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Can Industry Data and Transparency Strengthen Microfinance?

Published on April 25, 2011

CGAP has long viewed information and transparency as a crucial component in shaping the microfinance industry. We have come to expect that consistent, reliable data strengthens microfinance performance and policy dialog.

Click here to read the CGAP article

 

Can Industry Data and Transparency Strengthen Microfinance?

CGAP has long viewed information and transparency as a crucial component in shaping the microfinance industry. We have come to expect that consistent, reliable data strengthens microfinance performance and policy dialog. With this goal in mind, CGAP and MIX organized an event in Nepal on 29-30 March 2011 and invited key organizations from six countries in South Asia that play critical industry building roles in their respective countries.

The six countries – Afghanistan, Bangladesh, India, Nepal, Pakistan, and Sri Lanka — are unique, each with a diverse range of young and mature microfinance industries and varied histories on the use of data and information. For the purposes of discussion we divided these initiatives into three main categories: Annual state of the sector reports such as the Pakistan Microfinance Network (PMN)’s Pakistan Microfinance Review, ACCESS’s Indian State of the Sector Report, and M-CRIL’s Microfinance Analytics Report. Access mapping such as MISFA’s monthly performance reports, the PMN’s Micro WATCH in Pakistan and Sa-Dhan’s Microfinance Map of India. Interest rate transparency with the MF Transparency report on India. Use of these and other tools varies considerably across South Asia.

For example, some of the younger sectors, such as Afghanistan and Pakistan have shown enthusiasm to develop information products that effectively monitor the financial performance of the sector. Some products in other countries have been an instrumental in driving new policy. For example, India’s SOS report was used by the Malegam committee to develop their recommendations for a new microfinance legal framework. Some thematic areas of data collection, such as client protection and credit bureaus remain elusive across the region, although efforts to better capture this information are underway. So what? Do information initiatives result in better and more easily available services for the poor? Should microfinance industries in most countries build the data systems and analysis as a key part of building their industry infrastructure?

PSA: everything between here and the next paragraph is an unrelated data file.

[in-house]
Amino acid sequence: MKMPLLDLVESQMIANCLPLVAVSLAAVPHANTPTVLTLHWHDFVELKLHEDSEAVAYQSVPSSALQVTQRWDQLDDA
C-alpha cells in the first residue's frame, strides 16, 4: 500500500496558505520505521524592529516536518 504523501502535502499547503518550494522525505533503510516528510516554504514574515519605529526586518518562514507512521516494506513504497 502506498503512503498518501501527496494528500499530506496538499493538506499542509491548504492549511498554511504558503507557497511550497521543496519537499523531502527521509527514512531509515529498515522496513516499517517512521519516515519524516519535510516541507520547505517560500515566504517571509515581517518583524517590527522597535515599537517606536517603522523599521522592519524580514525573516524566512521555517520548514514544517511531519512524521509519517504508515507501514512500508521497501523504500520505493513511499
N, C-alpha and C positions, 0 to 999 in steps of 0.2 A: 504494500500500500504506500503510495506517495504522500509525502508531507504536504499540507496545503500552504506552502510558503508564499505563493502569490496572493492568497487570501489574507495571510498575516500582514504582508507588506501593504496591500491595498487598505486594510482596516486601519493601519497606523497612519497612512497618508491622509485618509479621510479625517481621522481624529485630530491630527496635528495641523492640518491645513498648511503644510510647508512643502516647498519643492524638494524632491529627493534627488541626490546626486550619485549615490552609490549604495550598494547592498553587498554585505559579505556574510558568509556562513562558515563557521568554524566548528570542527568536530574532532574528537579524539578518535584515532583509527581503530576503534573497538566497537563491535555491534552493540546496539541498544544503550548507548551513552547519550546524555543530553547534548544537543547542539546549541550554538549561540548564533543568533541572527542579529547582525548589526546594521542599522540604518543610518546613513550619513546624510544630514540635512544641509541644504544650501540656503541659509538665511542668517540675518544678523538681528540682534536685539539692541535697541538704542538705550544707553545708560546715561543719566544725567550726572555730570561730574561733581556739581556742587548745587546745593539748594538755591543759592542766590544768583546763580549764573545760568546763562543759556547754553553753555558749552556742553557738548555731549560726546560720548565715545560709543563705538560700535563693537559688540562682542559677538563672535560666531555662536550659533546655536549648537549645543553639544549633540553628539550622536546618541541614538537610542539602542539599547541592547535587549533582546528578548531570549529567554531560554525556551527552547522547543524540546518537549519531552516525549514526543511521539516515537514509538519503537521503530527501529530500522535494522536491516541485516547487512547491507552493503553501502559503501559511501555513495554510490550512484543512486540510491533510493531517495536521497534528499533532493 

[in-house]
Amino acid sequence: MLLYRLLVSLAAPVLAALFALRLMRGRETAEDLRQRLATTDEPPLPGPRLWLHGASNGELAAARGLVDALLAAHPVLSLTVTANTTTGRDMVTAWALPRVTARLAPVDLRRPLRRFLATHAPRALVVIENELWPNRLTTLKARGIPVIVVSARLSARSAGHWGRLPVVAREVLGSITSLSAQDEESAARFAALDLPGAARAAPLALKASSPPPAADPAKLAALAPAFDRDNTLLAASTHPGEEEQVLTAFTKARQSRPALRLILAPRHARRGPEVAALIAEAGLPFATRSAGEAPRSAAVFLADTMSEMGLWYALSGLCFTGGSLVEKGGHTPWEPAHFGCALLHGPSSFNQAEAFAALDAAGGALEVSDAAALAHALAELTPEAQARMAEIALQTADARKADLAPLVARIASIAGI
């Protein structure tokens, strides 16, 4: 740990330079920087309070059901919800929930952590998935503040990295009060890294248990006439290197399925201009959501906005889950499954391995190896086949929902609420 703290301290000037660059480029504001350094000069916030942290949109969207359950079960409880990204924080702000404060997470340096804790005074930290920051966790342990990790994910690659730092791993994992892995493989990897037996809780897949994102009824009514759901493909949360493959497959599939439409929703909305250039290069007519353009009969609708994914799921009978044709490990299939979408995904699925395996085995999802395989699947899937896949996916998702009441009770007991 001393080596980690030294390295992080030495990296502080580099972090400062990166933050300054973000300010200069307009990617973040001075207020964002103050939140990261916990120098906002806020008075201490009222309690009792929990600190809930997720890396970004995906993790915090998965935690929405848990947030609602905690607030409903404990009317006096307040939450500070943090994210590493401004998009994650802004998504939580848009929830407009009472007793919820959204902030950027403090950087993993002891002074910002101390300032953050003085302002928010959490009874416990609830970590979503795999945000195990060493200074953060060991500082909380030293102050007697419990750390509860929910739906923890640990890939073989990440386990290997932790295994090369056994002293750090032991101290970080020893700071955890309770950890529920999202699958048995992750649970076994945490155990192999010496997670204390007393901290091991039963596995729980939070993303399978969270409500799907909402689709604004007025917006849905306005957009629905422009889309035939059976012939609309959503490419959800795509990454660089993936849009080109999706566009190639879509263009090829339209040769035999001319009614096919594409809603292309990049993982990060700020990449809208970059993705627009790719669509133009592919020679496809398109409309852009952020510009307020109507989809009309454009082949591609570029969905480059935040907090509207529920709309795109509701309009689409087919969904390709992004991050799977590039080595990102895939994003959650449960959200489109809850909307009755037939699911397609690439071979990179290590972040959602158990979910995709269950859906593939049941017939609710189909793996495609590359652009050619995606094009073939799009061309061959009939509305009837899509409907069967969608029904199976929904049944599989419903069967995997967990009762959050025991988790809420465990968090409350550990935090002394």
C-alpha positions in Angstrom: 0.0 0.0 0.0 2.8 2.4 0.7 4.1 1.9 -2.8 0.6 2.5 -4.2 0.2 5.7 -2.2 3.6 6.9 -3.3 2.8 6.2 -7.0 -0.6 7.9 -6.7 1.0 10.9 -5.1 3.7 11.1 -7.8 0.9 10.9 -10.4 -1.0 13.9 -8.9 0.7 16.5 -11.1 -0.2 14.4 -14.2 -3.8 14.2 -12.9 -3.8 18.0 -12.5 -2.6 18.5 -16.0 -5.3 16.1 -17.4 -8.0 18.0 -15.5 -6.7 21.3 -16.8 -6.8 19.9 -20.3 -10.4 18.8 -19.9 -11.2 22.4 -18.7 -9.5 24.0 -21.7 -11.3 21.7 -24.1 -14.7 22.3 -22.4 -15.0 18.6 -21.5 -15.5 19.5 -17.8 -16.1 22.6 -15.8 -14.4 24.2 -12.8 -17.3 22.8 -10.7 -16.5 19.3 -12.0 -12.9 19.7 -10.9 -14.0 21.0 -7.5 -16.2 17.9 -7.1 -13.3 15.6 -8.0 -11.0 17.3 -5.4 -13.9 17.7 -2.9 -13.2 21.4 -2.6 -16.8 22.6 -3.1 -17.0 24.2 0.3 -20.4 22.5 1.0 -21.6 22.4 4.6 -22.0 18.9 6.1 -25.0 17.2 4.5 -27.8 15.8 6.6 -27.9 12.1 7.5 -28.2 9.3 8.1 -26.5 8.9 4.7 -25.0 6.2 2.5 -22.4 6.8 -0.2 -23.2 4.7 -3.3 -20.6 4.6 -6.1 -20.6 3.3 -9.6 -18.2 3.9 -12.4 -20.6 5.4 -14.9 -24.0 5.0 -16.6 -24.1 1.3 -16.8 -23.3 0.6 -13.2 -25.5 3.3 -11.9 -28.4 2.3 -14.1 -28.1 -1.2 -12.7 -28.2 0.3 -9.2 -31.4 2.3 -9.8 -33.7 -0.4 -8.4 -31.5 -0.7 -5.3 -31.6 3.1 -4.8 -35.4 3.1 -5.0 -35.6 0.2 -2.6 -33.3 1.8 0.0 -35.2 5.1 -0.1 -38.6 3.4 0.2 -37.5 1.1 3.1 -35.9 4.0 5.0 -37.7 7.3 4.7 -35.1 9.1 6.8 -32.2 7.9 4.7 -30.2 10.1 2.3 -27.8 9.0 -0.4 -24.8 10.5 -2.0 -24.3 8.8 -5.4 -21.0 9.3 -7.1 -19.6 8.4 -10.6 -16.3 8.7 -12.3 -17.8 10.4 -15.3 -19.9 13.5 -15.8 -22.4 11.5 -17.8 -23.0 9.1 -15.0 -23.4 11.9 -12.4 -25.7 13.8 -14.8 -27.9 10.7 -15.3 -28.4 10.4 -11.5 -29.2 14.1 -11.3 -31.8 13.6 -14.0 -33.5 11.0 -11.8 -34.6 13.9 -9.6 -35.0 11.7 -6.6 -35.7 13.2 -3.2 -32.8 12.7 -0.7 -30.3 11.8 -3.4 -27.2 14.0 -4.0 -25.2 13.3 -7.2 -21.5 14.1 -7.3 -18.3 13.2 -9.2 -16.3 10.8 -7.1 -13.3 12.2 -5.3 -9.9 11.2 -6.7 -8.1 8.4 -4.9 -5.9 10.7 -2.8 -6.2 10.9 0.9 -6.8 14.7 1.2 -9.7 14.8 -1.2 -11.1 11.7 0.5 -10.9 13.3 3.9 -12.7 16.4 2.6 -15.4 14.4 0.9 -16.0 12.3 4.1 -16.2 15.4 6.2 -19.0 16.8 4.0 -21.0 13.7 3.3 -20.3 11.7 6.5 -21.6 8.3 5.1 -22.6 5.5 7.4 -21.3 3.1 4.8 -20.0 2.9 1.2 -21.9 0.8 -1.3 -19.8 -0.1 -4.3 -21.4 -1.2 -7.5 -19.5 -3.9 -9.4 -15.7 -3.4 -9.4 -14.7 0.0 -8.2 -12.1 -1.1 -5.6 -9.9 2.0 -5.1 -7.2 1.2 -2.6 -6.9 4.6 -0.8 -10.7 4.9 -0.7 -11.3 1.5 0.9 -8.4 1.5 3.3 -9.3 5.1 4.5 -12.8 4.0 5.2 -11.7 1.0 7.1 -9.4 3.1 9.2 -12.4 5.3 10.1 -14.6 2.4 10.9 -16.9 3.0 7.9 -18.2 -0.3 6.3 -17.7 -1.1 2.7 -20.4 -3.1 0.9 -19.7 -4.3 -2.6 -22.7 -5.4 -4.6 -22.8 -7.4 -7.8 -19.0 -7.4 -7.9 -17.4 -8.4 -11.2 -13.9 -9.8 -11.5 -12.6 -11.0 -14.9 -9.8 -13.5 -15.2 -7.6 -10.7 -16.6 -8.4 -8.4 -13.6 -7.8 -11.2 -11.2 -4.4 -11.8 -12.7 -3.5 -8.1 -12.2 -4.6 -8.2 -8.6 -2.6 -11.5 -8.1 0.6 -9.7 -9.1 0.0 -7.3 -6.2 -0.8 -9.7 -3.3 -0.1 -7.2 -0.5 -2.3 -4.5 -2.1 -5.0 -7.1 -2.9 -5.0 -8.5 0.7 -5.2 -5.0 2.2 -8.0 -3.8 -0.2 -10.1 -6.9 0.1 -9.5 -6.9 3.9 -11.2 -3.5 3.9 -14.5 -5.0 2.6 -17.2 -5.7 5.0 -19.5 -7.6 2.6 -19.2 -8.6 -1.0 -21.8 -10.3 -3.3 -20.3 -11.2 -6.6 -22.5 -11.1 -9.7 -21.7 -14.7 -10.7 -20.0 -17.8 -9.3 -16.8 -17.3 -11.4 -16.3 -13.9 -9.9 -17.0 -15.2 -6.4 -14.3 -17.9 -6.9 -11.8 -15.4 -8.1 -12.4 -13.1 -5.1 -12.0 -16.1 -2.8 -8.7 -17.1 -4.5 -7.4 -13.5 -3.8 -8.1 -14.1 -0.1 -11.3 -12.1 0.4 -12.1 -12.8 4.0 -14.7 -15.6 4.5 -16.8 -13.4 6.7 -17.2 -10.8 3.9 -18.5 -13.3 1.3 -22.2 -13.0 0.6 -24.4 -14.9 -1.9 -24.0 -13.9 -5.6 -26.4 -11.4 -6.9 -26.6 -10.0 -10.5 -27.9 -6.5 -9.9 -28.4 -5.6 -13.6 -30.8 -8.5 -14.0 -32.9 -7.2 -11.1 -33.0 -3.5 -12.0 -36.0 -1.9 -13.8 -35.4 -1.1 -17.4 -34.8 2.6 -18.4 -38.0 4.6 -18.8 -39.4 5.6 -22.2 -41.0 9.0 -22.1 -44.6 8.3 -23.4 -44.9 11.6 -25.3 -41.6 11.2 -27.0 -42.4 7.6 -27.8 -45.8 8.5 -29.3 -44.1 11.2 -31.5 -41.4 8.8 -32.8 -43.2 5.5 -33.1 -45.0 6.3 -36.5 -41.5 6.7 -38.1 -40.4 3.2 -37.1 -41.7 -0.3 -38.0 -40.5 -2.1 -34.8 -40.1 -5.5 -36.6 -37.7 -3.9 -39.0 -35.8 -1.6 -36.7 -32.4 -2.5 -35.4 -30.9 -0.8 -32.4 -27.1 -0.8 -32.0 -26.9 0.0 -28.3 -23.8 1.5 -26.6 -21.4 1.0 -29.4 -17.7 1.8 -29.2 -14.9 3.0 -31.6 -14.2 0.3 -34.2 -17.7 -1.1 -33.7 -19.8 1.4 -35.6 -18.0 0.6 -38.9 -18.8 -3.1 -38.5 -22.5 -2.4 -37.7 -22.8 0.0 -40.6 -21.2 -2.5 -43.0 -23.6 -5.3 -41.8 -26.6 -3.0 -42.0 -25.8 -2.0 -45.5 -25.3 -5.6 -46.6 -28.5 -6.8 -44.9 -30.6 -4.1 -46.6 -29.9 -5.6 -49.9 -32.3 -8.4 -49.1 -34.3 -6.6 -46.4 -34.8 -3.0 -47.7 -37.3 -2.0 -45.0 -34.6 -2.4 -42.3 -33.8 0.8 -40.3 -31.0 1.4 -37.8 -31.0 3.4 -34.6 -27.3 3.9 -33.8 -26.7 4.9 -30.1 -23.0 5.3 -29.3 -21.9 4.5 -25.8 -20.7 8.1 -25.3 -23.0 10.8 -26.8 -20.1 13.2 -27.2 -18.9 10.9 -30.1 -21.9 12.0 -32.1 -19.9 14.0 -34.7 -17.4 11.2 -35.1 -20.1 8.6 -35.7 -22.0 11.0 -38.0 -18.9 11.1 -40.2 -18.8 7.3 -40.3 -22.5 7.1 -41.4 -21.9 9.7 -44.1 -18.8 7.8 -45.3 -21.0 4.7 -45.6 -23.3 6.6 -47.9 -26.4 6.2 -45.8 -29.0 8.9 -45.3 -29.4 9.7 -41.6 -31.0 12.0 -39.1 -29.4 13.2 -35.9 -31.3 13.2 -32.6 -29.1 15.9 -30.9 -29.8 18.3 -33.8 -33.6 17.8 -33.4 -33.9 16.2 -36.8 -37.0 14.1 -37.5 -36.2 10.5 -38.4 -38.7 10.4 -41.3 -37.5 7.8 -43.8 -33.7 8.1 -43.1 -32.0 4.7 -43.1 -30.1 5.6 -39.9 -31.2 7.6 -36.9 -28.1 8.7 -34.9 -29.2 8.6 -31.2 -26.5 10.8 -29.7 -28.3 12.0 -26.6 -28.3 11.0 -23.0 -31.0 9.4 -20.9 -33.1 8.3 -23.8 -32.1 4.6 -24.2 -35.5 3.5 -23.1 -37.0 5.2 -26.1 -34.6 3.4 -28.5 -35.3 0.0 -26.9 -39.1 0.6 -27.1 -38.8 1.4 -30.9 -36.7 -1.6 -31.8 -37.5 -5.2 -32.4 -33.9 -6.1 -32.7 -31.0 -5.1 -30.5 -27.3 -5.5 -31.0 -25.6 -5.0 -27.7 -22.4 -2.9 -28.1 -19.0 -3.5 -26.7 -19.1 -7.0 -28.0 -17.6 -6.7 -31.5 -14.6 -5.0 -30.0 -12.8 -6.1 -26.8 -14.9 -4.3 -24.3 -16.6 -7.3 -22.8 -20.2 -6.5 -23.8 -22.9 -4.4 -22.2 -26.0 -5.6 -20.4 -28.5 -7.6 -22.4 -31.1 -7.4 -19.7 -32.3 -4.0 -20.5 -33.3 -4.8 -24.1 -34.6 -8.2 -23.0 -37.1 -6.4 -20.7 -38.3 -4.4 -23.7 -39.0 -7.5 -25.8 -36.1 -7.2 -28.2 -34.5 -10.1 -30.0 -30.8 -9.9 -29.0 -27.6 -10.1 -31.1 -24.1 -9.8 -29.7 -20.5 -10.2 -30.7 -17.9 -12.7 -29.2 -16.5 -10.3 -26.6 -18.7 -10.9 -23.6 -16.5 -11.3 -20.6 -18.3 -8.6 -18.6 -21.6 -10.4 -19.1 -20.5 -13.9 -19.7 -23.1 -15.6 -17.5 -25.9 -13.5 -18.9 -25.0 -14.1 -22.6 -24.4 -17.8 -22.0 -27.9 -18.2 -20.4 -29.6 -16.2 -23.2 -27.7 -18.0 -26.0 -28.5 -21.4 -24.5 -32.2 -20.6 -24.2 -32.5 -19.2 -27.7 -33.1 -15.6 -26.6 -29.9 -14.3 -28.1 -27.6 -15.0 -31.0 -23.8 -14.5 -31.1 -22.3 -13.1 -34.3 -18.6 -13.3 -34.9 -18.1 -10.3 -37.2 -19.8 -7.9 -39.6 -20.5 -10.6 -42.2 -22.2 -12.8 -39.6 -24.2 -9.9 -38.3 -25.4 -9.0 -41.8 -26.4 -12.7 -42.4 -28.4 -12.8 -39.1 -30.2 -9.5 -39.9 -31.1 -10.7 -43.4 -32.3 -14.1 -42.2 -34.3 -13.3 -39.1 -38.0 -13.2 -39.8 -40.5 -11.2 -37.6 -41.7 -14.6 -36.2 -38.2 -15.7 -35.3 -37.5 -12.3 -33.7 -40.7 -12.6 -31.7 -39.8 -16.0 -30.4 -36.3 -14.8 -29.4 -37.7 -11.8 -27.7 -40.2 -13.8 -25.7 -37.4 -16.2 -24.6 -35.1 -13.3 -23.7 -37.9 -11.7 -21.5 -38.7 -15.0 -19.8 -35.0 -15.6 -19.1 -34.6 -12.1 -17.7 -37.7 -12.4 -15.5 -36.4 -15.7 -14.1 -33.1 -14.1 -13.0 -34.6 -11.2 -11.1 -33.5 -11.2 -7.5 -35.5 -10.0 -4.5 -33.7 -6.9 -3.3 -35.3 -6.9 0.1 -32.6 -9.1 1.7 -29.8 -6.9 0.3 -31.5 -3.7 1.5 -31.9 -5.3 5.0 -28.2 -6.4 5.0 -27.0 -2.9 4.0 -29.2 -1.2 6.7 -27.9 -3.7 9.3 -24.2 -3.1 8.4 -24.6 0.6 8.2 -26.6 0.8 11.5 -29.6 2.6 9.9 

The event in Nepal provided some answers to these questions: You get what you measure. For many years now, the focus has been on raw outreach numbers and financial sustainability as two of the most important indicators. While the emphasis on sustainability may have helped establish a permanent industry, the indicators may inadvertently also incentivize providers to focus on their largest source of income – their loan portfolio; thus encouraging a single product approach at the expense of the quality of services, and a wider product menu. The industry should do more to prioritize measures of quality, and in particular measures to understand better clients and their needs. Data and transparency is preventative rather than curative.

Solid policy dialog is always informed by sound data and may also be part of the cement that holds an industry together. Where crises have already emerged, data and information alone won’t fix the problems. Data and transparency efforts may be more effective when introduced sooner as a preventative measure, rather than a reconstructive effort after a crisis. The messenger matters. Data and analysis are important, but it’s important to have credible messenger.

In Pakistan, for example, the central bank has taken a lead in the use of data to drive policy discussion as the nodal point within the government.

In Afghanistan, the industry level apex funder plays a similar focal point role. There is a debate in South Asia about shifting the microfinance dialog from poverty alleviation toward financial inclusion. Framing microfinance as a matter of poverty alleviation as opposed to financial inclusion has important consequences. In some industries across South Asia, the narrative has switched to financial inclusion whereas in some other countries the narrative remains focused on poverty alleviation.

Financial inclusion focus shifts towards measurements of financial inclusion progress. The poverty alleviation dialog pushes the discussion towards impact analysis. The balance of this debate often shapes the data solutions that are deemed important. Politics matter. While information products are important to understand the sector, it’s hard to overstate the importance of each country’s unique and complex political landscape.

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